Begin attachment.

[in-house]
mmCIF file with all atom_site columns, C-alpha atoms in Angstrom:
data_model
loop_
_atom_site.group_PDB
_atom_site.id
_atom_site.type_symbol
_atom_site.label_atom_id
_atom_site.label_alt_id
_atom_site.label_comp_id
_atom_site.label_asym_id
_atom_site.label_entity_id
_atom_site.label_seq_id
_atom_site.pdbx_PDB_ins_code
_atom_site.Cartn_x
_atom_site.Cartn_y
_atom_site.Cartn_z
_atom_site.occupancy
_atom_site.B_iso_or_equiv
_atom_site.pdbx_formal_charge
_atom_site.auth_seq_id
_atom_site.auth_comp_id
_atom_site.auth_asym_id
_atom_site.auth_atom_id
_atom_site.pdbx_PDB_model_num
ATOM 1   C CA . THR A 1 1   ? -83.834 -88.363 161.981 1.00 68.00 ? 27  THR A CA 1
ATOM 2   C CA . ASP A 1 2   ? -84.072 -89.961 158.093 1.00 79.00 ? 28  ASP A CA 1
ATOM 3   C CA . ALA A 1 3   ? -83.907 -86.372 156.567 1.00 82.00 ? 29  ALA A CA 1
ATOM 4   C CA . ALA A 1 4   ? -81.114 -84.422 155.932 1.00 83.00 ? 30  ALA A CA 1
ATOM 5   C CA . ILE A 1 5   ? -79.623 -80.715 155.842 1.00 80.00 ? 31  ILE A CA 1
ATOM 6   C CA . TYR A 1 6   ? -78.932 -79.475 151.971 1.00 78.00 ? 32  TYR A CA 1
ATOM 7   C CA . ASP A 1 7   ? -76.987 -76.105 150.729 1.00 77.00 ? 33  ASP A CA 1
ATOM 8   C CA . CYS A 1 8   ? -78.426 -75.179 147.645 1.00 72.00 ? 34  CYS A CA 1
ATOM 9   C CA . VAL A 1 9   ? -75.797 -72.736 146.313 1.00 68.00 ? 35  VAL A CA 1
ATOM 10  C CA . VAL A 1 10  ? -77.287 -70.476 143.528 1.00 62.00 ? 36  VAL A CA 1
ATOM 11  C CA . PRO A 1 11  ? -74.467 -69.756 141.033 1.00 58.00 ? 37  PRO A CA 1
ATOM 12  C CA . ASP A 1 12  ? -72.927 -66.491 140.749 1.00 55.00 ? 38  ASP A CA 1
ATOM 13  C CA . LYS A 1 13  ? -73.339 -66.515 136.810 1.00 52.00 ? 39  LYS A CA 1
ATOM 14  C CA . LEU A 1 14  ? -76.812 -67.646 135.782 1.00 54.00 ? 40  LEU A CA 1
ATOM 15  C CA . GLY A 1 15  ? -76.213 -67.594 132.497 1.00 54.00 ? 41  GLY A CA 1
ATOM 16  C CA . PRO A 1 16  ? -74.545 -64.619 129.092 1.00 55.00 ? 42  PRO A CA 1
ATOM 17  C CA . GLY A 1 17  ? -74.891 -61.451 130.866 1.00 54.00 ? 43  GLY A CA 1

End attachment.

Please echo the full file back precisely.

[in-house]
mmCIF file with all atom_site columns, C-alpha atoms in Angstrom:
data_model
loop_
_atom_site.group_PDB
_atom_site.id
_atom_site.type_symbol
_atom_site.label_atom_id
_atom_site.label_alt_id
_atom_site.label_comp_id
_atom_site.label_asym_id
_atom_site.label_entity_id
_atom_site.label_seq_id
_atom_site.pdbx_PDB_ins_code
_atom_site.Cartn_x
_atom_site.Cartn_y
_atom_site.Cartn_z
_atom_site.occupancy
_atom_site.B_iso_or_equiv
_atom_site.pdbx_formal_charge
_atom_site.auth_seq_id
_atom_site.auth_comp_id
_atom_site.auth_asym_id
_atom_site.auth_atom_id
_atom_site.pdbx_PDB_model_num
ATOM 1   C CA . THR A 1 1   ? -83.834 -88.363 161.981 1.00 68.00 ? 27  THR A CA 1
ATOM 2   C CA . ASP A 1 2   ? -84.072 -89.961 158.093 1.00 79.00 ? 28  ASP A CA 1
ATOM 3   C CA . ALA A 1 3   ? -83.907 -86.372 156.567 1.00 82.00 ? 29  ALA A CA 1
ATOM 4   C CA . ALA A 1 4   ? -81.114 -84.422 155.932 1.00 83.00 ? 30  ALA A CA 1
ATOM 5   C CA . ILE A 1 5   ? -79.623 -80.715 155.842 1.00 80.00 ? 31  ILE A CA 1
ATOM 6   C CA . TYR A 1 6   ? -78.932 -79.475 151.971 1.00 78.00 ? 32  TYR A CA 1
ATOM 7   C CA . ASP A 1 7   ? -76.987 -76.105 150.729 1.00 77.00 ? 33  ASP A CA 1
ATOM 8   C CA . CYS A 1 8   ? -78.426 -75.179 147.645 1.00 72.00 ? 34  CYS A CA 1
ATOM 9   C CA . VAL A 1 9   ? -75.797 -72.736 146.313 1.00 68.00 ? 35  VAL A CA 1
ATOM 10  C CA . VAL A 1 10  ? -77.287 -70.476 143.528 1.00 62.00 ? 36  VAL A CA 1
ATOM 11  C CA . PRO A 1 11  ? -74.467 -69.756 141.033 1.00 58.00 ? 37  PRO A CA 1
ATOM 12  C CA . ASP A 1 12  ? -72.927 -66.491 140.749 1.00 55.00 ? 38  ASP A CA 1
ATOM 13  C CA . LYS A 1 13  ? -73.339 -66.515 136.810 1.00 52.00 ? 39  LYS A CA 1
ATOM 14  C CA . LEU A 1 14  ? -76.812 -67.646 135.782 1.00 54.00 ? 40  LEU A CA 1
ATOM 15  C CA . GLY A 1 15  ? -76.213 -67.594 132.497 1.00 54.00 ? 41  GLY A CA 1
ATOM 16  C CA . PRO A 1 16  ? -74.545 -64.619 129.092 1.00 55.00 ? 42  PRO A CA 1
ATOM 17  C CA . GLY A 1 17  ? -74.891 -61.451 130.866 1.00 54.00 ? 43  GLY A CA 1